Life on the death beat

Sandra Martin, the obit Queen. Photo by Nigel Dickson.

I had a visit with the Queen this past week. Not Elizabeth II. No one with any royal blood really. But she has certainly worn a crown, of sorts, as the best at what she does. In fact, she has won gold and silver recognition in her profession. She is a writer, a writer of one of the oldest forms of journalism and among the most actively followed sections of published newspapers – the obituary.

“Her subjects (are) the famous as well as the unknown,” said a press release promoting her most recent book. “Sandra Martin is the obit Queen of Canada.”

About 10 years ago, journalist Sandra Martin was working at the Globe and Mail writing book reviews and arts features. She had already won a batch of National Magazine Awards, the Atkinson and William Southam Journalism Fellowships and a lectureship at the University of Victoria. She said to me recently that she didn’t think another interview and feature would reveal much more of Margaret Atwood than had already been revealed. She discovered that the job of writing obituaries – stories about those who’d recently died – was coming open at the Globe.

“Are you interested in the Siberia of journalism?” someone asked her. She was, but as far as she was concerned, right from the beginning, she viewed obituaries as “writing about life, not death.”

Martin jumped into her work. She approached the task of capturing her subjects not so much as biographical sketches of lives lived, but more as a chance to revisit their accomplishments and shortcomings. She explained that in obituary writing, the difference between humdrum and compelling rested in the writer’s ability to document weaknesses, celebrate strengths and place the person’s life into the context of what else was happening around them.

“What struck me about Rocket Richard,” she pointed out as an example, “was how vulnerable he was. He was a star in the radio era, the first francophone hockey star… and he got caught up in the controversies that existed between Quebec and the rest of Canada.”

Martin said she was also inspired by the lives of the women whose obituaries she wrote. Her recounting of the life of Bertha Wilson was a perfect example. At 31, a homemaker and minister’s wife, in 1954 Wilson manages to fight her way into law school, among the first women to be accepted. And in time, dedicating her life not to raising a family but to her study of law, Wilson rises to become the first woman to sit on the Supreme Court of Canada bench. She then participates in many of the key decisions securing women’s rights, including a woman’s constitutional right to choose to have an abortion; the 25th anniversary of that decision was marked this past week.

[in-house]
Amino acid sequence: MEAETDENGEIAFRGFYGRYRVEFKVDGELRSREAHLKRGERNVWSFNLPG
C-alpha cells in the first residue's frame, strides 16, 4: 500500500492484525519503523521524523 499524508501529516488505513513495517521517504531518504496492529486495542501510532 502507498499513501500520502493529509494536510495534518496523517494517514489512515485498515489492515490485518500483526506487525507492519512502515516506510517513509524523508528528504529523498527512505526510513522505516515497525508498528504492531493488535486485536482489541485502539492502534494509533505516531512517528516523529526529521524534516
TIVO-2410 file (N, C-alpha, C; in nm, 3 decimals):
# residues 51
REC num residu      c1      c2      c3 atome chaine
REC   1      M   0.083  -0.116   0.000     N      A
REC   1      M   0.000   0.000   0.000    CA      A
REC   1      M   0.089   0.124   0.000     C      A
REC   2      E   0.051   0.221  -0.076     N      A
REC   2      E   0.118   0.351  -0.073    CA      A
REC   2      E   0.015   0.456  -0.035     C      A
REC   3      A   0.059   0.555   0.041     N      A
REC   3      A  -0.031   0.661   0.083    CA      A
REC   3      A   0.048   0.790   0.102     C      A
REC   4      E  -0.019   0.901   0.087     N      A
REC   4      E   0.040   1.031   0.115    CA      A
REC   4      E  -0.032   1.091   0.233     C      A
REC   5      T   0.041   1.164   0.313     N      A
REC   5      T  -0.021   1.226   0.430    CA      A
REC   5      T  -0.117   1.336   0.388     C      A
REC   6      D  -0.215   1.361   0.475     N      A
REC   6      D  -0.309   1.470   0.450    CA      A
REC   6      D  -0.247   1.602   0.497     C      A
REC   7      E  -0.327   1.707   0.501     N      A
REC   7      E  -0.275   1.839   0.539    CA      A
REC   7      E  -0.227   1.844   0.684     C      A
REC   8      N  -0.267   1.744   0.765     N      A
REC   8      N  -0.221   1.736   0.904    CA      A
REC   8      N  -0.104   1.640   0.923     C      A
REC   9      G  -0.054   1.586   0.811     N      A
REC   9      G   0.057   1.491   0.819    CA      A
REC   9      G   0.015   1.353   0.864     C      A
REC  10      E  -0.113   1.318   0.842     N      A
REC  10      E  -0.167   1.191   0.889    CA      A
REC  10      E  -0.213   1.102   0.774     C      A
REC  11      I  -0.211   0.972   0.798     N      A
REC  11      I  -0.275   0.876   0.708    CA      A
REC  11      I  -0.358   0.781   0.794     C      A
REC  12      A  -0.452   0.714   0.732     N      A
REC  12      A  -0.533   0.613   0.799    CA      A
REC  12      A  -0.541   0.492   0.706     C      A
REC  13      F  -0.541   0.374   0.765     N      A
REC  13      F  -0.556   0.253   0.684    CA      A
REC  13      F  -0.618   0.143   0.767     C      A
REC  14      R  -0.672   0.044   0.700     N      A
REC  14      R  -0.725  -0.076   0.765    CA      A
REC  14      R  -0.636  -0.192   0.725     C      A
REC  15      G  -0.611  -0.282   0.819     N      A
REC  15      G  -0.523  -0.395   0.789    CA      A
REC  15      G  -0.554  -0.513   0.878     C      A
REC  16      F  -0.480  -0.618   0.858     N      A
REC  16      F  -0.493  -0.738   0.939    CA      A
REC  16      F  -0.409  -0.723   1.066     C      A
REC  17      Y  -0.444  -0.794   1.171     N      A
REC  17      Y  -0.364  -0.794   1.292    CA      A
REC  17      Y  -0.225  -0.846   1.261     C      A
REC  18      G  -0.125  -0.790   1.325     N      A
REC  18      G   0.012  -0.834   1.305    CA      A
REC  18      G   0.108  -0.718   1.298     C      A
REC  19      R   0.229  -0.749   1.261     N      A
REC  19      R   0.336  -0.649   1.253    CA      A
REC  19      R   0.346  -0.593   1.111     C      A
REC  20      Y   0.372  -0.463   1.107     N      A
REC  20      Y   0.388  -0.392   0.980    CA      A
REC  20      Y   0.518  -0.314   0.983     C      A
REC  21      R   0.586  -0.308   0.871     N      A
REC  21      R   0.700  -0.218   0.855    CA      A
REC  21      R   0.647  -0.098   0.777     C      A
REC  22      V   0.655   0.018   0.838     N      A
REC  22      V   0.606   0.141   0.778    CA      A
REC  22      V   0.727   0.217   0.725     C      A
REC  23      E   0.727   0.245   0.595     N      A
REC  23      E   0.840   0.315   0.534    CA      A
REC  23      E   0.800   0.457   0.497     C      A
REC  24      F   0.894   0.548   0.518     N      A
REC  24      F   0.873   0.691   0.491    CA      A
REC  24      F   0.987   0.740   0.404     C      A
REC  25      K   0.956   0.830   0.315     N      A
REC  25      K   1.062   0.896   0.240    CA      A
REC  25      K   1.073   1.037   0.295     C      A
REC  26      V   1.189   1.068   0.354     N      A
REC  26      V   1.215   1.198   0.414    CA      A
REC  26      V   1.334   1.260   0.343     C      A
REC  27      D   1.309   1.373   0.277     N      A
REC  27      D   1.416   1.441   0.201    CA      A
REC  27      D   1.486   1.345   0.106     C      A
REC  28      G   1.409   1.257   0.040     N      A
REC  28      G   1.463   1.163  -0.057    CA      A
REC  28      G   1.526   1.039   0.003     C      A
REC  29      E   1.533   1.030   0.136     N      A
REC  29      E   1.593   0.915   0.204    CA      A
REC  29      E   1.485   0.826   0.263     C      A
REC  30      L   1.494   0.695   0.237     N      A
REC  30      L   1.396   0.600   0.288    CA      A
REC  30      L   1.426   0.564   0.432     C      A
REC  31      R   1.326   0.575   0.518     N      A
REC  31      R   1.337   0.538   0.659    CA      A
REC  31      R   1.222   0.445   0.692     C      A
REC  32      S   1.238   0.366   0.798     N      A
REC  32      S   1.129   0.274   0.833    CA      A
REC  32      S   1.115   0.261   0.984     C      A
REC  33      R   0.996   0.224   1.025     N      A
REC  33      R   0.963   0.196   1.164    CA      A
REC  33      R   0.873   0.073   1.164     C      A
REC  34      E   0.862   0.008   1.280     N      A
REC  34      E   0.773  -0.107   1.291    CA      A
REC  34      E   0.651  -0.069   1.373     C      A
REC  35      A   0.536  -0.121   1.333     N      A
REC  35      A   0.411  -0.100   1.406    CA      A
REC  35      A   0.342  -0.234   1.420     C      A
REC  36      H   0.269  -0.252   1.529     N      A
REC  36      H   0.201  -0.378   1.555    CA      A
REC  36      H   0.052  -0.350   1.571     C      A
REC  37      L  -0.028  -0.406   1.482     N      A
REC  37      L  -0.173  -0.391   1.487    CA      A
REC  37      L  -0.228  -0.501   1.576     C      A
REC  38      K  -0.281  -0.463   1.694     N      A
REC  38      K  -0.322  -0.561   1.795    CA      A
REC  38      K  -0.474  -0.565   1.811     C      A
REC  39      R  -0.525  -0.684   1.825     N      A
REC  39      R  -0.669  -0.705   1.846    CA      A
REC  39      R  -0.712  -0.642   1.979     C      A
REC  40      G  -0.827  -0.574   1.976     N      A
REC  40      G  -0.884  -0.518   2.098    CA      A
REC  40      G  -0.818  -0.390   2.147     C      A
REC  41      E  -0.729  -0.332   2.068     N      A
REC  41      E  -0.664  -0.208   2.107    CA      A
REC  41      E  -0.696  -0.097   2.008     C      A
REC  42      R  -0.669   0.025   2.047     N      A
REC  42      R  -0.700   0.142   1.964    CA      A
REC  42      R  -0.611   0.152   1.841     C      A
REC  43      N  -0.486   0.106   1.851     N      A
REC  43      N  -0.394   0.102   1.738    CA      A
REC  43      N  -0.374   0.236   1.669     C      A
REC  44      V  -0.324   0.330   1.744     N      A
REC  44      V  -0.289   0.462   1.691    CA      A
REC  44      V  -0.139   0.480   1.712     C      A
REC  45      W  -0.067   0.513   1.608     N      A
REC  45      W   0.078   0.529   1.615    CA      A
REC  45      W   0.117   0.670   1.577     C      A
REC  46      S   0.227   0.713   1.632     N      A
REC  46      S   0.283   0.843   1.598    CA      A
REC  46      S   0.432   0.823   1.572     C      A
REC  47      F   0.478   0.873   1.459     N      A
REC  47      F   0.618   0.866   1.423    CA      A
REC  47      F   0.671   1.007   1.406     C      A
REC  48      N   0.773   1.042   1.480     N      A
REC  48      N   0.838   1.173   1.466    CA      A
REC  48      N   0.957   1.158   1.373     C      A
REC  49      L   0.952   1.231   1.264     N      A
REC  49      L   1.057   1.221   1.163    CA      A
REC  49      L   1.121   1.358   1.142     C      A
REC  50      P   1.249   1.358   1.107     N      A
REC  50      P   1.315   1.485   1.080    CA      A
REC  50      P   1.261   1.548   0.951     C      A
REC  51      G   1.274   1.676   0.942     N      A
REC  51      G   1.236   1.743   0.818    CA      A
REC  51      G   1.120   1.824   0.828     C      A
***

“It is not just a medical decision,” Wilson wrote in the 1988 Henry Morgentaler decision. “It is a profound social and ethical one as well. It asserts that the woman’s capacity to reproduce is to be subject not to her control, but to that of the state.”

At some point in her decade-long career at the Globe and Mail, a colleague asked Martin, “So how’s life on the dead beat?” Sandra realized there was something in that and several years ago. She began assembling some of her past work and some specially prepared portraits in a book “Working the Dead Beat: 50 Lives that Changed Canada.” In the book she includes her obits of politicians (Pierre Trudeau, Duff Roblin and Louis Robichaud); artists (Pierre Berton, Celia Franka and Oscar Peterson); entrepreneurs (Ed Mirvish, Ted Rogers and Ken Thomson); and architects of life (Arthur Erickson, Jane Jacobs and Donald Marshall).

“There is no such thing as an uninteresting life,” Martin said, “but there are badly researched and written accounts.”

Sandra Martin is old school when it comes to getting the story. She learned the profession – as I did – when we researched at stacks and shelves in the library, met with sources in person for interviews and bashed out our stories on the keys of manual typewriters. Not that modern journalism is less effective. “I just love the hands-on digging,” Martin said.

Among the more fascinating stories behind Sandra Martin’s journey into obituary writing was one she has never captured in writing. It involved Alfred Nobel, the man responsible for creating the Nobel Peace Prize, although that wasn’t his first claim to fame. Martin explained that Nobel, also the inventor of dynamite, one day picked up a newspaper containing the obituary of his brother, Ludvig; except that the writer had mistakenly thought it was Alfred who had died. The obit writer dwelled on Nobel’s explosive invention and all the destruction it had wrought. Nobel realized he could “rehabilitate his own legacy” and became a philanthropist, creating and funding the Nobel Peace Prizes. Sandra Martin considers her exploration of the obituary much the same way – creating her own legacy.

“What would you want in your obituary?” a colleague asked Martin.

“That I asked good questions and wrote good sentences,” she replied.

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